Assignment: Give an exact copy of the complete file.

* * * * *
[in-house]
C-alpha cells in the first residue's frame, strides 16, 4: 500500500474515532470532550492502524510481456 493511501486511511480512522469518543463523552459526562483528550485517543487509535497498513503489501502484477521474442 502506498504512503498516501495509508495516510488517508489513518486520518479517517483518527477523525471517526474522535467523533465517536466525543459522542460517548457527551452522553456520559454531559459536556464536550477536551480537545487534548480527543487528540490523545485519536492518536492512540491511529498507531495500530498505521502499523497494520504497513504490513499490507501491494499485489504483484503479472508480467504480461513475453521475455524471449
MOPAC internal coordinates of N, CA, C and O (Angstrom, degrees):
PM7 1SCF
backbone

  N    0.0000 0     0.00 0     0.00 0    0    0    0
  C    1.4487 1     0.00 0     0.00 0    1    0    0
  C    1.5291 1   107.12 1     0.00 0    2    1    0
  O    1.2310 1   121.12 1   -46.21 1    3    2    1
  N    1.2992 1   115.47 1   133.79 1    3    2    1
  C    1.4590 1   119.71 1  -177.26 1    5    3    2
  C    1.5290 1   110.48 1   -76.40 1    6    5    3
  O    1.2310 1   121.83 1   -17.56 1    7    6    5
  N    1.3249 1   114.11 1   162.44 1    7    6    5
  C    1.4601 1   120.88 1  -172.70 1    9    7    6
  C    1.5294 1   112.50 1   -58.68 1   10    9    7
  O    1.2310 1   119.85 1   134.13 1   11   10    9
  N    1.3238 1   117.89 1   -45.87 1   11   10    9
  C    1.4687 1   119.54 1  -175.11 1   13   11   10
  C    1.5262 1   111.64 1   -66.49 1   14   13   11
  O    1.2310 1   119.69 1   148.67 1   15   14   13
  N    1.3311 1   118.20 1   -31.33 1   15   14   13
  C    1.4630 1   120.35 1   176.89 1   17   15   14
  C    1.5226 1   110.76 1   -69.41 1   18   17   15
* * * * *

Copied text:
[in-house]
C-alpha cells in the first residue's frame, strides 16, 4: 500500500474515532470532550492502524510481456 493511501486511511480512522469518543463523552459526562483528550485517543487509535497498513503489501502484477521474442 502506498504512503498516501495509508495516510488517508489513518486520518479517517483518527477523525471517526474522535467523533465517536466525543459522542460517548457527551452522553456520559454531559459536556464536550477536551480537545487534548480527543487528540490523545485519536492518536492512540491511529498507531495500530498505521502499523497494520504497513504490513499490507501491494499485489504483484503479472508480467504480461513475453521475455524471449
MOPAC internal coordinates of N, CA, C and O (Angstrom, degrees):
PM7 1SCF
backbone

  N    0.0000 0     0.00 0     0.00 0    0    0    0
  C    1.4487 1     0.00 0     0.00 0    1    0    0
  C    1.5291 1   107.12 1     0.00 0    2    1    0
  O    1.2310 1   121.12 1   -46.21 1    3    2    1
  N    1.2992 1   115.47 1   133.79 1    3    2    1
  C    1.4590 1   119.71 1  -177.26 1    5    3    2
  C    1.5290 1   110.48 1   -76.40 1    6    5    3
  O    1.2310 1   121.83 1   -17.56 1    7    6    5
  N    1.3249 1   114.11 1   162.44 1    7    6    5
  C    1.4601 1   120.88 1  -172.70 1    9    7    6
  C    1.5294 1   112.50 1   -58.68 1   10    9    7
  O    1.2310 1   119.85 1   134.13 1   11   10    9
  N    1.3238 1   117.89 1   -45.87 1   11   10    9
  C    1.4687 1   119.54 1  -175.11 1   13   11   10
  C    1.5262 1   111.64 1   -66.49 1   14   13   11
  O    1.2310 1   119.69 1   148.67 1   15   14   13
  N    1.3311 1   118.20 1   -31.33 1   15   14   13
  C    1.4630 1   120.35 1   176.89 1   17   15   14
  C    1.5226 1   110.76 1   -69.41 1   18   17   15